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Democratic Accountability and the Use of Force in International Law

By Charlotte Ku; Harold K. Jacobson | Go to book overview

1 Broaching the issues

Charlotte Ku and Harold K. Jacobson

The attacks on the World Trade Center in New York and the Pentagon in the Washington, DC area on September 11, 2001 were a sobering reminder that the use of force to destroy is still very much a part of life. The instruments of war may have changed and the field of battle been redefined, but the use of force to change the existing political order cannot yet be relegated to history. For the United States, September 11 was a further reminder of one of the principal functions of government–protection of its citizens. For the world, this event added the dimension of states waging war against a non-state enemy. Applying traditional methods and means to fighting a global but non-state threat and attack will engage lawyers, analysts, and policy makers for some time.

International responses to September 11 showed how the world had changed since 1941, the last time the United States was attacked from abroad on its territory. In 2001, the United Nations Security Council invoked Chapter VII and the North Atlantic Council took action under Article 5 to authorize US measures to counter a threat to the peace and restore stability to the North Atlantic area. The US government paid close attention to the reactions, not only of its own citizens, but of a diverse global public opinion, to the attacks and its response to them. Almost immediately, officials around the world began to think about how the United Nations could contribute to nation-building and post-conflict reconstruction. All of these elements–non-state actors, global public opinion, international institutions–will play major roles in the political order of the early twenty-first century.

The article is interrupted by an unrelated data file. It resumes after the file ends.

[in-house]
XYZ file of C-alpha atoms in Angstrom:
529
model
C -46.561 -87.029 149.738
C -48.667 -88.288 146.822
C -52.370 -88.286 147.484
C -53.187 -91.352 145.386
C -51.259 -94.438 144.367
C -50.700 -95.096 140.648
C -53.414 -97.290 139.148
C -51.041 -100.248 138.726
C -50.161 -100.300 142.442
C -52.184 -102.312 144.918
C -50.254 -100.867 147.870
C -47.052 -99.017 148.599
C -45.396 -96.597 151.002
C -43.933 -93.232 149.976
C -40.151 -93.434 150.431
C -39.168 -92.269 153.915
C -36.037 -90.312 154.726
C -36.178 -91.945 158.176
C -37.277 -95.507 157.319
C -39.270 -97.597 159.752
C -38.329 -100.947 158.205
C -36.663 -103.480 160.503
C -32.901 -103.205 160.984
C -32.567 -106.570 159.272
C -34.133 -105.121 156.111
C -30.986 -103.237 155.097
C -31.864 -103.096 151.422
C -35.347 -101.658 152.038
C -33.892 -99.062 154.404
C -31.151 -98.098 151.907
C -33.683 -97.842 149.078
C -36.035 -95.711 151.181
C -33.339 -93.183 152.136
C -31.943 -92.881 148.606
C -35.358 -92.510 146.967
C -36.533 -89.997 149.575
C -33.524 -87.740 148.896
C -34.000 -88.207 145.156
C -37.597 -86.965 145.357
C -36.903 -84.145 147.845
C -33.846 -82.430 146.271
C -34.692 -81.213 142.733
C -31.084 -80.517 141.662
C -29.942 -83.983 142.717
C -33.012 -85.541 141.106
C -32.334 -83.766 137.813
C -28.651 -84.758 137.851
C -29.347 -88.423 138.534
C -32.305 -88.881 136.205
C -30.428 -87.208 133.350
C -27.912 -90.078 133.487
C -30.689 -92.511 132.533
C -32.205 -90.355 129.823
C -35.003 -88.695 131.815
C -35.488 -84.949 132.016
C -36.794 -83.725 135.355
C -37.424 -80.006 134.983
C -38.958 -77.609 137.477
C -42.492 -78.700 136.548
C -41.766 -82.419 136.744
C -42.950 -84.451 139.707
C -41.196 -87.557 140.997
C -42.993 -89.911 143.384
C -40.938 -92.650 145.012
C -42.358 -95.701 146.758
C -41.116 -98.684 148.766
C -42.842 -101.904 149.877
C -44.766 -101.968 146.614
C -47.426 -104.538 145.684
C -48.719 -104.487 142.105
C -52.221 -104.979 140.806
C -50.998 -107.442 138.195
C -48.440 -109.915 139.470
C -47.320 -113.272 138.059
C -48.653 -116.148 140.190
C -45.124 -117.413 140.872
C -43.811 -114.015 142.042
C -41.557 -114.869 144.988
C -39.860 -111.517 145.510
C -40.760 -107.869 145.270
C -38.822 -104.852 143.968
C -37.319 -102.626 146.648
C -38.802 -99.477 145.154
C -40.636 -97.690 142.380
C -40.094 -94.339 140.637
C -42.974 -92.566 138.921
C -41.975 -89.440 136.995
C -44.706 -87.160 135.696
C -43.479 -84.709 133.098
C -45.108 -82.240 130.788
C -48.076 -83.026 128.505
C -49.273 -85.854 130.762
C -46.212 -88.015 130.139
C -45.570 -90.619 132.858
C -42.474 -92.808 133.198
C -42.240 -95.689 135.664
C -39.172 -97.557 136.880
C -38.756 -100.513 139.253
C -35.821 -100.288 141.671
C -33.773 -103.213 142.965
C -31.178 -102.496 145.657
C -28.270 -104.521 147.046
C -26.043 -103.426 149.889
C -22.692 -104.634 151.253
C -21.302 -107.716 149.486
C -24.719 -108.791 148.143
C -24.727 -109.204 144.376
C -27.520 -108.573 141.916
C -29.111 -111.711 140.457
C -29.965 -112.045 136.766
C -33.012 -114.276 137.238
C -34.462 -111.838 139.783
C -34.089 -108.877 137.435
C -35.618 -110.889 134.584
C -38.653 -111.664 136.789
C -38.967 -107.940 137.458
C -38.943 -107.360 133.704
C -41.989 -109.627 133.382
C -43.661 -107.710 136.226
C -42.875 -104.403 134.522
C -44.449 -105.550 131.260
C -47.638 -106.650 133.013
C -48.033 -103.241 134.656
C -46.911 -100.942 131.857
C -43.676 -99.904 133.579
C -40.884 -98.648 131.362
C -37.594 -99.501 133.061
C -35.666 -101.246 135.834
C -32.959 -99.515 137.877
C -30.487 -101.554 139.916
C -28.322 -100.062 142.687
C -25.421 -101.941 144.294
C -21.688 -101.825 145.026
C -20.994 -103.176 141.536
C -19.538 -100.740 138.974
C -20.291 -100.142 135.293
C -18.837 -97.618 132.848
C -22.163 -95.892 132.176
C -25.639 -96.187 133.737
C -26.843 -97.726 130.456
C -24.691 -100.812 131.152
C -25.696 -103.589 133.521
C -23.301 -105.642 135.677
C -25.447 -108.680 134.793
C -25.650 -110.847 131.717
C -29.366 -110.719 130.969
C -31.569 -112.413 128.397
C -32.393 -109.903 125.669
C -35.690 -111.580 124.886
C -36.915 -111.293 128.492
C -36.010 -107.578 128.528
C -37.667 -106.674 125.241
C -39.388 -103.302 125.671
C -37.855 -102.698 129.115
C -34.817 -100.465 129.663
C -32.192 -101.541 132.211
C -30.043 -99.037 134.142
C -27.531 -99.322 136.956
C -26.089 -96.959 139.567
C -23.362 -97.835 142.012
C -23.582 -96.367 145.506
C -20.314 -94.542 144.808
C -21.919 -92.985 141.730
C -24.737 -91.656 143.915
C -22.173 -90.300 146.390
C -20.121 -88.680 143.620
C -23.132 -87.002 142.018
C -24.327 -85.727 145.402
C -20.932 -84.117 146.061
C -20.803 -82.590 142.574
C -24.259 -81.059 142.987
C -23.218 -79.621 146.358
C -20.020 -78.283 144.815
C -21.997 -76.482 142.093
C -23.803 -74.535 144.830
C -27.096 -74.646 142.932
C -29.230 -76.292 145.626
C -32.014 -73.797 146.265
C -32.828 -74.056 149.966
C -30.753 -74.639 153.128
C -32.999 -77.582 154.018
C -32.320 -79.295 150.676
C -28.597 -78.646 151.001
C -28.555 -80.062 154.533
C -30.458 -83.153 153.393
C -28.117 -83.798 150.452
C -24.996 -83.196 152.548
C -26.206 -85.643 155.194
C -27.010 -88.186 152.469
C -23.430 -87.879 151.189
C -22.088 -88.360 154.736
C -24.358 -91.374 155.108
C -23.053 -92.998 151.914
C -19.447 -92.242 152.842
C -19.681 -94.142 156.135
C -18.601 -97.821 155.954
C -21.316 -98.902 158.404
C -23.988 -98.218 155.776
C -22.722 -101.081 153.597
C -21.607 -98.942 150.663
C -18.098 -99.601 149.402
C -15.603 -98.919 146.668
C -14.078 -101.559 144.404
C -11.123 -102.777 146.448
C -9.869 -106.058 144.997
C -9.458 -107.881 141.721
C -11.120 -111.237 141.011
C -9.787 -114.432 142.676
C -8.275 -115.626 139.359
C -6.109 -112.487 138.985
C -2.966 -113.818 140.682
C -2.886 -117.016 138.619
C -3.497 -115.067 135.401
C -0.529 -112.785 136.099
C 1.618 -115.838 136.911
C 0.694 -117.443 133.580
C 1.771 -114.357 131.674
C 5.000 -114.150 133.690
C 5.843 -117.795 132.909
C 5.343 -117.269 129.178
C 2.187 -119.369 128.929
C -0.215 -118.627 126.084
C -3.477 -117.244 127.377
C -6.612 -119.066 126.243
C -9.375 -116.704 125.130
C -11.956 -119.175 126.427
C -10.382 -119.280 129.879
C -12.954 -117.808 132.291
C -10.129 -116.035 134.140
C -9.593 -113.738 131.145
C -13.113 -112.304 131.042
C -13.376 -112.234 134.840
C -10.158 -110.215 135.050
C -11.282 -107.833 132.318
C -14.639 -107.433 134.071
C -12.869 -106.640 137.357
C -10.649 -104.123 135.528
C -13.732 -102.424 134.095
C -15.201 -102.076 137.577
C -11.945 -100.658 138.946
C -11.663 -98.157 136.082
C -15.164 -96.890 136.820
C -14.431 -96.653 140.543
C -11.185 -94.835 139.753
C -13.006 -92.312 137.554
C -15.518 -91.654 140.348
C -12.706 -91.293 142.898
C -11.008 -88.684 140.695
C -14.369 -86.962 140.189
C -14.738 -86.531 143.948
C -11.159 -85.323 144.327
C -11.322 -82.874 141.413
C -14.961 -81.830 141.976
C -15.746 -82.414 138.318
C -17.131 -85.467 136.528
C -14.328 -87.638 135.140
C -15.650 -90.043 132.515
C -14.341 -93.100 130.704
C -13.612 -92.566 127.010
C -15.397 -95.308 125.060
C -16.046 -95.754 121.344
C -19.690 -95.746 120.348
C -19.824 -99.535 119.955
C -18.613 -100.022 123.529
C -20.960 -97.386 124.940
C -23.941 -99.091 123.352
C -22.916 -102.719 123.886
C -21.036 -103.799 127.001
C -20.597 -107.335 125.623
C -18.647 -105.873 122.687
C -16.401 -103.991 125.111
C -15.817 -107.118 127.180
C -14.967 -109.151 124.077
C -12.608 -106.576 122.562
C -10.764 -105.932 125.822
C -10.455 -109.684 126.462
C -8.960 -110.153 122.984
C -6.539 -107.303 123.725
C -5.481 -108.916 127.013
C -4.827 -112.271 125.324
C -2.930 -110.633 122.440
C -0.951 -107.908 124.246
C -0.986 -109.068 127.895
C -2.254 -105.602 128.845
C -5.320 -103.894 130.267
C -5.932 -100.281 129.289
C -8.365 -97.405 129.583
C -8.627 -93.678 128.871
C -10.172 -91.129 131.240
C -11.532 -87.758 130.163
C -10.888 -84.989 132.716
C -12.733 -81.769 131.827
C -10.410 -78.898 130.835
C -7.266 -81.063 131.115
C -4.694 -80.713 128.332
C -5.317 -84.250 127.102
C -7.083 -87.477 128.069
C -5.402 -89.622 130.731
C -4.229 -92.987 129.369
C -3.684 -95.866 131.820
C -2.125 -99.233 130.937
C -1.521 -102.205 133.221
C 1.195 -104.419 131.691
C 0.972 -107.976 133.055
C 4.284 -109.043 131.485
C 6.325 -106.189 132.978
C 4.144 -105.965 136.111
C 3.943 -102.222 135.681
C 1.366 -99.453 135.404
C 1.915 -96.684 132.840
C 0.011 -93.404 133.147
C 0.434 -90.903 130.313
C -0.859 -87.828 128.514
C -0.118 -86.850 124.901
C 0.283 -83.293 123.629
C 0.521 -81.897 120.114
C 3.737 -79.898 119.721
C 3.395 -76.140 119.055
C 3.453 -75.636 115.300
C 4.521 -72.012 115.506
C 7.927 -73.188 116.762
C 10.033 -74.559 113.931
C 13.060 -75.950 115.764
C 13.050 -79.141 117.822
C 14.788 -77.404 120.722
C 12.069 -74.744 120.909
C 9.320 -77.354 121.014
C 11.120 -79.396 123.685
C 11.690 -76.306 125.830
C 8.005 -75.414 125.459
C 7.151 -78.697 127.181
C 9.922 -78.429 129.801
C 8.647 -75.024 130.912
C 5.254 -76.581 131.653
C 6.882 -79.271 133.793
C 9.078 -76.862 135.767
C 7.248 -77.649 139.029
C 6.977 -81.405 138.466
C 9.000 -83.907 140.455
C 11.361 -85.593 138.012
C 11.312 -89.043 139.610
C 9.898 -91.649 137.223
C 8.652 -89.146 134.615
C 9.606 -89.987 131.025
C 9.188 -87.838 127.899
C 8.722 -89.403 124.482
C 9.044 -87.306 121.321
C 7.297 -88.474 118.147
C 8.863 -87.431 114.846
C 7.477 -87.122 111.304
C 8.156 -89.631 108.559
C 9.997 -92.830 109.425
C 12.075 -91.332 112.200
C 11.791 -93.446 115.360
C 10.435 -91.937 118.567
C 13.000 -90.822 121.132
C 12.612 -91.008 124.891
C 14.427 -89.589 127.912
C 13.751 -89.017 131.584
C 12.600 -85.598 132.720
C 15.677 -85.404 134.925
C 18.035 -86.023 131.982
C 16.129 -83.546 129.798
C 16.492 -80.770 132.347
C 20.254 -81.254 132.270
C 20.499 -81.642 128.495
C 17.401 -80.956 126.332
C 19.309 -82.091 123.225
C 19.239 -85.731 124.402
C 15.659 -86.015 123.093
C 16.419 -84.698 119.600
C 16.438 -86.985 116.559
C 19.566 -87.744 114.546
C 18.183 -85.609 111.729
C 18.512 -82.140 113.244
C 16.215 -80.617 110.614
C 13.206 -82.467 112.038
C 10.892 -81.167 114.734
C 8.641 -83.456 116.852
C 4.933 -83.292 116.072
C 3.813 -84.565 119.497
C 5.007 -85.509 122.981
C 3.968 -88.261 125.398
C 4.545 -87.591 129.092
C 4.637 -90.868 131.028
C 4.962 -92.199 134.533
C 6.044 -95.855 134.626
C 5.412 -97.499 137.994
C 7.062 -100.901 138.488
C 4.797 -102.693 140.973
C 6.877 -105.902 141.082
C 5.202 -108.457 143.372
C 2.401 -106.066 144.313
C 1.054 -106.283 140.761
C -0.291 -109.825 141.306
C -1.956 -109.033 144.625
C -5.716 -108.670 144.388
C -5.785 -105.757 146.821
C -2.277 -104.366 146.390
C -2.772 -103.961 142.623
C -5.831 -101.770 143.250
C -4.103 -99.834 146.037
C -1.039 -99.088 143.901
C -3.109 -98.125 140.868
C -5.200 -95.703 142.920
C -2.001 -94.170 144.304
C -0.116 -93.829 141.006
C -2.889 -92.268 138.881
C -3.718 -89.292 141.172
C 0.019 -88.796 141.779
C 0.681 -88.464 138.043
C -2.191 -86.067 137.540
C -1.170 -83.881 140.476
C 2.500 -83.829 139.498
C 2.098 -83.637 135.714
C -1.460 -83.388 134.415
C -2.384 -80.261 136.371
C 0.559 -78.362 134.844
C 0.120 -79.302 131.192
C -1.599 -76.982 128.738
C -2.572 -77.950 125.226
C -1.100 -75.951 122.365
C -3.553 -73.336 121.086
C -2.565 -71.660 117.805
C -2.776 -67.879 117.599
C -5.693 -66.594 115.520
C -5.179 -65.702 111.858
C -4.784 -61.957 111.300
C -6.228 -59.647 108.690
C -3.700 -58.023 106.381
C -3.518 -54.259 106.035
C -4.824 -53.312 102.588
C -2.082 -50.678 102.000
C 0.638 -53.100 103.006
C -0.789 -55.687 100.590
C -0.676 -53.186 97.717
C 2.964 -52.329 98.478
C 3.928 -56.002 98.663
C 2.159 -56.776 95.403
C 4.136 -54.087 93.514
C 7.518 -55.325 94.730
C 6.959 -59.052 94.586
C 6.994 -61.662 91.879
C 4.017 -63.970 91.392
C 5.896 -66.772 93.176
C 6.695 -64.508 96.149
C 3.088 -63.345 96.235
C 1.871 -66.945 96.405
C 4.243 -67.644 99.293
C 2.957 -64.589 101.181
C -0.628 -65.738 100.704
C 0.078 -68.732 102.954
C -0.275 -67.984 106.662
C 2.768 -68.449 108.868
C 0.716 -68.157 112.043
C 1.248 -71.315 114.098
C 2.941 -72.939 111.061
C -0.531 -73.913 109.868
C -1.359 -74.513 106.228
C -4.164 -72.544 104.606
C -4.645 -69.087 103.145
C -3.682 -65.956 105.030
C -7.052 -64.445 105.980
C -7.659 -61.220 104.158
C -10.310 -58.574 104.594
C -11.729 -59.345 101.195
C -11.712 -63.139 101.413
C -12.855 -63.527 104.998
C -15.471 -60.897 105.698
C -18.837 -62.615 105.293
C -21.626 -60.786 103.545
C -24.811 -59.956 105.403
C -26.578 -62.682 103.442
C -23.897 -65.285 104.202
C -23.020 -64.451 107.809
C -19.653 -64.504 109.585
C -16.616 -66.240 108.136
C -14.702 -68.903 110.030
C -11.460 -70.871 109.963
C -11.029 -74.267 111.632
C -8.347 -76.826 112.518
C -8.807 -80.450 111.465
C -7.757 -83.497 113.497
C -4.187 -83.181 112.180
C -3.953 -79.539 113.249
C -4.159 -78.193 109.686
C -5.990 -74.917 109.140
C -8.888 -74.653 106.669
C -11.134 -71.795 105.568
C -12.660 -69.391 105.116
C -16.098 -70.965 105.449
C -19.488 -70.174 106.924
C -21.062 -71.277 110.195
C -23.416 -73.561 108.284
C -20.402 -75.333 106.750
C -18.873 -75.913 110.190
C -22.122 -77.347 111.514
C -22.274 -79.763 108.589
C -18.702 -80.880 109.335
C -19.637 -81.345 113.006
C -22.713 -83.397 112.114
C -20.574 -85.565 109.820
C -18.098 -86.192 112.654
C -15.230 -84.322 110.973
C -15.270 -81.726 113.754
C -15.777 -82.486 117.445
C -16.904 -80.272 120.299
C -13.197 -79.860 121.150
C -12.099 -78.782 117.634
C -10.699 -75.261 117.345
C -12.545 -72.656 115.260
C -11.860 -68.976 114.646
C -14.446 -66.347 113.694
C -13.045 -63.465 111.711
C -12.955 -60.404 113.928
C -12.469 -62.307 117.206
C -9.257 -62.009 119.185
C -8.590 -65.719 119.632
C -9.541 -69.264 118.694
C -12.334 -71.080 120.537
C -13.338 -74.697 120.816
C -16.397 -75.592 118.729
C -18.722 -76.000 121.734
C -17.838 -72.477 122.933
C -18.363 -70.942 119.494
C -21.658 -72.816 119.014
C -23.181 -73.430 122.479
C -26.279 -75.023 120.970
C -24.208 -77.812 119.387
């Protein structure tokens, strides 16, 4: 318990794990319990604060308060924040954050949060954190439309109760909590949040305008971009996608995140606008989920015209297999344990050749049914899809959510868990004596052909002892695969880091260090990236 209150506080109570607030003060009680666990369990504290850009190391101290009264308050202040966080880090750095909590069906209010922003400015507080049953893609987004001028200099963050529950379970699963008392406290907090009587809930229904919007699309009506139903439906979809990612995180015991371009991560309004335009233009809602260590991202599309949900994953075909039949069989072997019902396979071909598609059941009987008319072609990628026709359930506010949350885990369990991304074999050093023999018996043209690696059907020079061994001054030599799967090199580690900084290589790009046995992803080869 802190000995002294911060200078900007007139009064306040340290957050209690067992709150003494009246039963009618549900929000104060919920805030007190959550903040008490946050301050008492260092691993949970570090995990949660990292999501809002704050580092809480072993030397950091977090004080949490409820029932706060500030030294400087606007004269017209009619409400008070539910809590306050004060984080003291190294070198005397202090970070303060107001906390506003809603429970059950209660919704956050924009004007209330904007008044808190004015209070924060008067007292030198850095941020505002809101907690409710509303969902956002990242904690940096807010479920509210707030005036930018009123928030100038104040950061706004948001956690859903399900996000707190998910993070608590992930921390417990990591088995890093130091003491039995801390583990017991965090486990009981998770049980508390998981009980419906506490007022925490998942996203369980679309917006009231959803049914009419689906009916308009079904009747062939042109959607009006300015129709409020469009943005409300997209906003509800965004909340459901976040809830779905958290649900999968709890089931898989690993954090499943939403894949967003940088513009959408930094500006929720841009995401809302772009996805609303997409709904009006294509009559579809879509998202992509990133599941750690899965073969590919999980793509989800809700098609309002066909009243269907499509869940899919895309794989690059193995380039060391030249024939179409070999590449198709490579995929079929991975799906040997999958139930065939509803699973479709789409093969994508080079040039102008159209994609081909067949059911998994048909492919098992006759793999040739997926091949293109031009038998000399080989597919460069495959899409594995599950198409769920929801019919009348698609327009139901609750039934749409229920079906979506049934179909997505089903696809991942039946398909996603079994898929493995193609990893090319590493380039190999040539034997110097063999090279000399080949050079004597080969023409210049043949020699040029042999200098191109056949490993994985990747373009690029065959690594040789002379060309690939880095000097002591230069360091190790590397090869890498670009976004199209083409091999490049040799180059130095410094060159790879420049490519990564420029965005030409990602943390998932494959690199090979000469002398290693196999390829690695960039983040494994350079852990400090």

Since the end of the Second World War, states have sought to limit their right to use military force unilaterally and to establish ways in which military forces could be used for collective purposes under the auspices of international institutions. This book is about both of these trends, but especially about a question that has largely been ignored in the literature on using military forces under the auspices of international institutions: how to ensure democratic accountability. The gap in the literature is striking, because establishing and maintaining democratic accountability in the

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